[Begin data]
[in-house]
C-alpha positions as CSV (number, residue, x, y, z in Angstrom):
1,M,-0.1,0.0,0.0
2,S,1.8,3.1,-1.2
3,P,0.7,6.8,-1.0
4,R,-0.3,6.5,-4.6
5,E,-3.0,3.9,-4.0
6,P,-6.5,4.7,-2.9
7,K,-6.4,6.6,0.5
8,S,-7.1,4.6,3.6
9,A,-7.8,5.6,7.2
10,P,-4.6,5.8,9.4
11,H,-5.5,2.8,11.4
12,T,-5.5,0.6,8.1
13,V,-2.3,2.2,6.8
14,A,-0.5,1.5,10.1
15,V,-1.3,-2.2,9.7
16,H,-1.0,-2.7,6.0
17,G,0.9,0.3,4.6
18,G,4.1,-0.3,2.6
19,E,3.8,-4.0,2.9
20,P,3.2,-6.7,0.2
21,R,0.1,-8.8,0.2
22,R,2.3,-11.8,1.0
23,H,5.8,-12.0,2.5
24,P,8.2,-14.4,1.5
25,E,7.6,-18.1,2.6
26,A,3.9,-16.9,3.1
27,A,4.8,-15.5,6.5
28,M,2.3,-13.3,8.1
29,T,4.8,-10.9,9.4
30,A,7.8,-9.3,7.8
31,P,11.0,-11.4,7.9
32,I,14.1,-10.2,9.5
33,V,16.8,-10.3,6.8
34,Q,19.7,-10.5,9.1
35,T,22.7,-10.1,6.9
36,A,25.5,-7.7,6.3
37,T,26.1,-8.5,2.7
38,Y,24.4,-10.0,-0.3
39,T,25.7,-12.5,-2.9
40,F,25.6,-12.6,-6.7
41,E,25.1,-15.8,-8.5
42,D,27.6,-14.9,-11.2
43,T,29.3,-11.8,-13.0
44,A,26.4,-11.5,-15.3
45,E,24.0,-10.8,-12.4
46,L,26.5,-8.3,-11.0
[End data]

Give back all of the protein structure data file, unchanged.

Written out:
[in-house]
C-alpha positions as CSV (number, residue, x, y, z in Angstrom):
1,M,-0.1,0.0,0.0
2,S,1.8,3.1,-1.2
3,P,0.7,6.8,-1.0
4,R,-0.3,6.5,-4.6
5,E,-3.0,3.9,-4.0
6,P,-6.5,4.7,-2.9
7,K,-6.4,6.6,0.5
8,S,-7.1,4.6,3.6
9,A,-7.8,5.6,7.2
10,P,-4.6,5.8,9.4
11,H,-5.5,2.8,11.4
12,T,-5.5,0.6,8.1
13,V,-2.3,2.2,6.8
14,A,-0.5,1.5,10.1
15,V,-1.3,-2.2,9.7
16,H,-1.0,-2.7,6.0
17,G,0.9,0.3,4.6
18,G,4.1,-0.3,2.6
19,E,3.8,-4.0,2.9
20,P,3.2,-6.7,0.2
21,R,0.1,-8.8,0.2
22,R,2.3,-11.8,1.0
23,H,5.8,-12.0,2.5
24,P,8.2,-14.4,1.5
25,E,7.6,-18.1,2.6
26,A,3.9,-16.9,3.1
27,A,4.8,-15.5,6.5
28,M,2.3,-13.3,8.1
29,T,4.8,-10.9,9.4
30,A,7.8,-9.3,7.8
31,P,11.0,-11.4,7.9
32,I,14.1,-10.2,9.5
33,V,16.8,-10.3,6.8
34,Q,19.7,-10.5,9.1
35,T,22.7,-10.1,6.9
36,A,25.5,-7.7,6.3
37,T,26.1,-8.5,2.7
38,Y,24.4,-10.0,-0.3
39,T,25.7,-12.5,-2.9
40,F,25.6,-12.6,-6.7
41,E,25.1,-15.8,-8.5
42,D,27.6,-14.9,-11.2
43,T,29.3,-11.8,-13.0
44,A,26.4,-11.5,-15.3
45,E,24.0,-10.8,-12.4
46,L,26.5,-8.3,-11.0